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Rooney Rule comes under discussion

ONE OF TWO: Birmingham City manager Chris Hughton

THE MUCH chronicled Rooney Rule is the subject of debate in central London next week. Kick It Out, football’s equality and inclusion campaign, and the Professional Footballers Association (PFA), have gathered a panel of experts to discuss the controversial subject.

The Rooney Rule is a code of conduct initiated by America’s NFL American football league which ensures that there is always at least one black and ethnic minority candidate on the interview panel for head coach positions in the NFL.

The initiative, which might be considered by the English Football League, is named after Dan Rooney, the owner of the Pittsburgh Steelers, who persuaded other NFL clubs to expand their interviewing process in 2003, offering at least a chance for black candidates to present their credentials.

A debate has now been started in English football regarding whether the Rooney Rule should be adopted in the Premier and Football leagues following the visit to Britain in early September of US lawyer Cyrus Mehri, a leader proponent of the initiative.

Mehri addressed the Football Association, Premier League, Football League and League Managers Association during his stay, emphasising the benefits which can be reaped from introducing such a policy.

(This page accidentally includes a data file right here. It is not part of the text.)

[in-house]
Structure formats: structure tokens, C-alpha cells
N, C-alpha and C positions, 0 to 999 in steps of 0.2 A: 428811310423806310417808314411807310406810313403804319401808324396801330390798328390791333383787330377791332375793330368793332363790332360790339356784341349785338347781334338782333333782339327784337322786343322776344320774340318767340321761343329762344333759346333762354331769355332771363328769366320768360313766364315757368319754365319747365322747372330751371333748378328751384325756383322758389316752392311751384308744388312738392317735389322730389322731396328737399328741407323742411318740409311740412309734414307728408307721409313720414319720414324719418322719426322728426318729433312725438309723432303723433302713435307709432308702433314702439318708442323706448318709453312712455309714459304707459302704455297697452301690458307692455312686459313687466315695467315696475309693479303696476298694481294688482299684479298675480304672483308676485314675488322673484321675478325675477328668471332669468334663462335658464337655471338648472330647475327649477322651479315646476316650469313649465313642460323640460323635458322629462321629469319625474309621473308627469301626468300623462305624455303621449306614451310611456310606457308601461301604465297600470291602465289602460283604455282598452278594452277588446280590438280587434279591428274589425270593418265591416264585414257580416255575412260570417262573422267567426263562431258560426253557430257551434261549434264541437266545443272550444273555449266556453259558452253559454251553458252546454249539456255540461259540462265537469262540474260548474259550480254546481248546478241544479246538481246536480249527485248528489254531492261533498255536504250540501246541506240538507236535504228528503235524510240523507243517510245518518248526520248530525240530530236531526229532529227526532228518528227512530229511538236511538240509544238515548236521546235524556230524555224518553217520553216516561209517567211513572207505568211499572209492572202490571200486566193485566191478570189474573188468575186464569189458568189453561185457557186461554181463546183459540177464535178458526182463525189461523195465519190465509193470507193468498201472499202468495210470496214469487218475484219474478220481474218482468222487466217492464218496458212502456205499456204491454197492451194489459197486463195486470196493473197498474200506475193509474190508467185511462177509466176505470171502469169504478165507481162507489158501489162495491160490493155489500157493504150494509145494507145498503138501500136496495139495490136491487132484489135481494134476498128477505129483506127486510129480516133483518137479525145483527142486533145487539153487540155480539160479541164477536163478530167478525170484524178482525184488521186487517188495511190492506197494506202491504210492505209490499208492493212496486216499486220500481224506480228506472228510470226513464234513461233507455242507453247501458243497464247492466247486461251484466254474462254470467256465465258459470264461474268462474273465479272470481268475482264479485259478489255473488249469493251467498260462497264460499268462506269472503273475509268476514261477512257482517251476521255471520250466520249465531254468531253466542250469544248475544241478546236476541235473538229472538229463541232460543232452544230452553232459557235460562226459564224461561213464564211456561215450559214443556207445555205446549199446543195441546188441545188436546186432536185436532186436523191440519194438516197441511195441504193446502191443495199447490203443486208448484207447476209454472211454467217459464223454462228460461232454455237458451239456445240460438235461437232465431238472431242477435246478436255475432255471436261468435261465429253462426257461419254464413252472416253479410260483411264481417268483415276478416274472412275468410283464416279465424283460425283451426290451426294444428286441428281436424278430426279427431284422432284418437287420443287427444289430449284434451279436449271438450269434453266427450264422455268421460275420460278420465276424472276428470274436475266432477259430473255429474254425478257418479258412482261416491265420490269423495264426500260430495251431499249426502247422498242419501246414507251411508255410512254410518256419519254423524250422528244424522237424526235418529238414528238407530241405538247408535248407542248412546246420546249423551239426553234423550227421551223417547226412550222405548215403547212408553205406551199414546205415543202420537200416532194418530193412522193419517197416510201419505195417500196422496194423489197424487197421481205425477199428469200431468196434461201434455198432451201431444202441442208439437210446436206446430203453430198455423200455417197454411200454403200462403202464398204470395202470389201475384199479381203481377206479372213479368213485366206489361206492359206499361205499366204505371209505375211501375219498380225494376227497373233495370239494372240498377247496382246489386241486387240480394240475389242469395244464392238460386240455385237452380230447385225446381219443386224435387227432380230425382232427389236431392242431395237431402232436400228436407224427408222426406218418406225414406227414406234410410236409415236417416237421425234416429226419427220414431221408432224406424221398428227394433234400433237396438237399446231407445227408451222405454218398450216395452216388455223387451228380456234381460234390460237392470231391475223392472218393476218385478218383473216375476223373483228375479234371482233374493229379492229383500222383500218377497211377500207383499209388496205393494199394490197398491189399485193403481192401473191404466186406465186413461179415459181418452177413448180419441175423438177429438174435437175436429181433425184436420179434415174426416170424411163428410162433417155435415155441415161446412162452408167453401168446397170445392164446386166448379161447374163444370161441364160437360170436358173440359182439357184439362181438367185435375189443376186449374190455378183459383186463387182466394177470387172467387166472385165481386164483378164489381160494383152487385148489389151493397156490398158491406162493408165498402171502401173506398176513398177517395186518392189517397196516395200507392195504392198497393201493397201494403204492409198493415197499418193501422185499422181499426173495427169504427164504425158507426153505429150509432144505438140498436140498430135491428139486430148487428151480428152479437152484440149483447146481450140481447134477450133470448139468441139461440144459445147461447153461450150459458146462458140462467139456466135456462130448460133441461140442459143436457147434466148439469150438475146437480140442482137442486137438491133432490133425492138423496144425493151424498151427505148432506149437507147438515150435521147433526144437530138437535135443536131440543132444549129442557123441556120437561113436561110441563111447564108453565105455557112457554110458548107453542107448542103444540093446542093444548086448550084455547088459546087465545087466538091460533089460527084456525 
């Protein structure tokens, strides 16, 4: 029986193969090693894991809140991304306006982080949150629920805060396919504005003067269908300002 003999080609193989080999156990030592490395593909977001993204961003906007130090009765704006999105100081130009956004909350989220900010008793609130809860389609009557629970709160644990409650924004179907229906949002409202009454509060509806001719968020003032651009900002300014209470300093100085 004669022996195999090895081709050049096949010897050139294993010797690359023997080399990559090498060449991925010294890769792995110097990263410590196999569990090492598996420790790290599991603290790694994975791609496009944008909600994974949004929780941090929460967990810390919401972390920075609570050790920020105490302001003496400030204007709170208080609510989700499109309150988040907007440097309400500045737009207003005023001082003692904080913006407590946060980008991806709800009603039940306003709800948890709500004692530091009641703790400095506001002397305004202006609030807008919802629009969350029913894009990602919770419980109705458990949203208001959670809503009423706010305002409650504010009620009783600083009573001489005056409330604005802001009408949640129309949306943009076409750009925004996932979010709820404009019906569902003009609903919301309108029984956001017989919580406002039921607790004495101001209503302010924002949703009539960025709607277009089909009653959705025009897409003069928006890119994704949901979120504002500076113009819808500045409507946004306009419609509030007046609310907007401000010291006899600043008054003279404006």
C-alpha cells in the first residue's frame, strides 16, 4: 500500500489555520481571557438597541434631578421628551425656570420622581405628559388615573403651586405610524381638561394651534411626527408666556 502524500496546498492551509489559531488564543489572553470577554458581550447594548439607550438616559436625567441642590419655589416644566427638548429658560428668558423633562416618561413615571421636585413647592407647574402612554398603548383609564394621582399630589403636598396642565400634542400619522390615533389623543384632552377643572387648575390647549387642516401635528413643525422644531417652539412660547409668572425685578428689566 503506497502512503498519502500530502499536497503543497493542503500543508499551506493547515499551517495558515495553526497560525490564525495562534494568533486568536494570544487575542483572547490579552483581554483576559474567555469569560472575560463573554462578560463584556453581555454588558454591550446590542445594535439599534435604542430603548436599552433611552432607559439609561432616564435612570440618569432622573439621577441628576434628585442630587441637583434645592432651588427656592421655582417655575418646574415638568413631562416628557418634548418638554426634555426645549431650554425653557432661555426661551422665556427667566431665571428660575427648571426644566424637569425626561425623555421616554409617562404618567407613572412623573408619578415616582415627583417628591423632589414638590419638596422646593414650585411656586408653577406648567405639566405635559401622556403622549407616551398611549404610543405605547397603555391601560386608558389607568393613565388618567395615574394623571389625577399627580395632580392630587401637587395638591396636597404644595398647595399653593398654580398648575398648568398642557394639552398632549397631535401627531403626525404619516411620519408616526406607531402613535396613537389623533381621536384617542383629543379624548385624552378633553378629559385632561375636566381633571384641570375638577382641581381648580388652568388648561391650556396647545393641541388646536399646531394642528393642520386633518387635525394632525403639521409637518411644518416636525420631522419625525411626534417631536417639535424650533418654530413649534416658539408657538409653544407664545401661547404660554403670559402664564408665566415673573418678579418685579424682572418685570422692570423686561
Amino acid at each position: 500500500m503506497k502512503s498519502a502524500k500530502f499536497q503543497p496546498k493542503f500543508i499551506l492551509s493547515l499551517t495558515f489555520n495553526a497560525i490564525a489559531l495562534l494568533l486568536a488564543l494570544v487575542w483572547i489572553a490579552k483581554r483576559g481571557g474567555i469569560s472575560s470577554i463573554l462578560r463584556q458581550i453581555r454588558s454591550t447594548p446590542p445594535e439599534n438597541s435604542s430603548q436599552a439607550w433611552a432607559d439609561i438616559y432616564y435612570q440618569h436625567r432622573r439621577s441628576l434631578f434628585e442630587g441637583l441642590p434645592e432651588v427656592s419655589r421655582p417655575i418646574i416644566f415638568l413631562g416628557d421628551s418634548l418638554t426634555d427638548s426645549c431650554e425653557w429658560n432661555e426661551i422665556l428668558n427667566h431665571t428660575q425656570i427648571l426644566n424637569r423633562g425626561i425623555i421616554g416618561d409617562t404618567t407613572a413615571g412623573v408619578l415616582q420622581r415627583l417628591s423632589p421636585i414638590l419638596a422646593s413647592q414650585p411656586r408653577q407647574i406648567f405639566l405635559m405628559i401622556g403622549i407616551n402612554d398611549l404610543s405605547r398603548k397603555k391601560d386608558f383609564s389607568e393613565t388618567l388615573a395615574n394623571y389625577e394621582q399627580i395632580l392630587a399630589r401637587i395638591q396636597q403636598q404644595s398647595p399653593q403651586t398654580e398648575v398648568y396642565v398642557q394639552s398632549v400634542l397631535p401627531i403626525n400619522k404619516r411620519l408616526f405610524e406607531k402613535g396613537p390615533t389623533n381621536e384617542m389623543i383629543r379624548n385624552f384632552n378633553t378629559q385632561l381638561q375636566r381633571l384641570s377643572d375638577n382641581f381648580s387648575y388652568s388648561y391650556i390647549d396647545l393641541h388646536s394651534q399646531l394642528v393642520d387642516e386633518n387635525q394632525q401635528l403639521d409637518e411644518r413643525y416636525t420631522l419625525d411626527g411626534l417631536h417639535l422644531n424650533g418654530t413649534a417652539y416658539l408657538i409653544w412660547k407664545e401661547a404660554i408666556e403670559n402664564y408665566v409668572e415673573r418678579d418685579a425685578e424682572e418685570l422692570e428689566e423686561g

COACH EDUCATOR: Paul Davis is on the panel next week

Out of 92 managers at Premier League and Football League clubs, only Chris Powell at Charlton Athletic and Birmingham City’s Chris Hughton are black, making up just 2 per cent. In comparison, 25 per cent of the English game’s 4,500 professional players are from ethnic minorities.

Kick It Out, football's equality and inclusion campaign, to mark the launch of the organisation’s One Game, One Community weeks of action campaign, a panel of special guests will debate the pros and cons of introducing the Rooney Rule into English football, and what the game can do more widely to increase the number of black managers at professional level.

Journalists Darren Lewis [The Daily Mirror] and The Voice’s sports editor Rodney Hinds will be joined by Dr Colin King, founder of the Black and Asian Coaches Association, a grass roots organisation aimed at redressing the lack of black managers across all levels of the game by working at community and governing body level and
ex-Arsenal player Paul Davis who now works at the PFA as head of coach education

The debate takes place at Lankaster Lecture Theatre (University College London), Medawar Building, Malet Place (off Torrington Place), London WC1, on Thursday October 13 at 6pm.

Visit: www.kickitout.org

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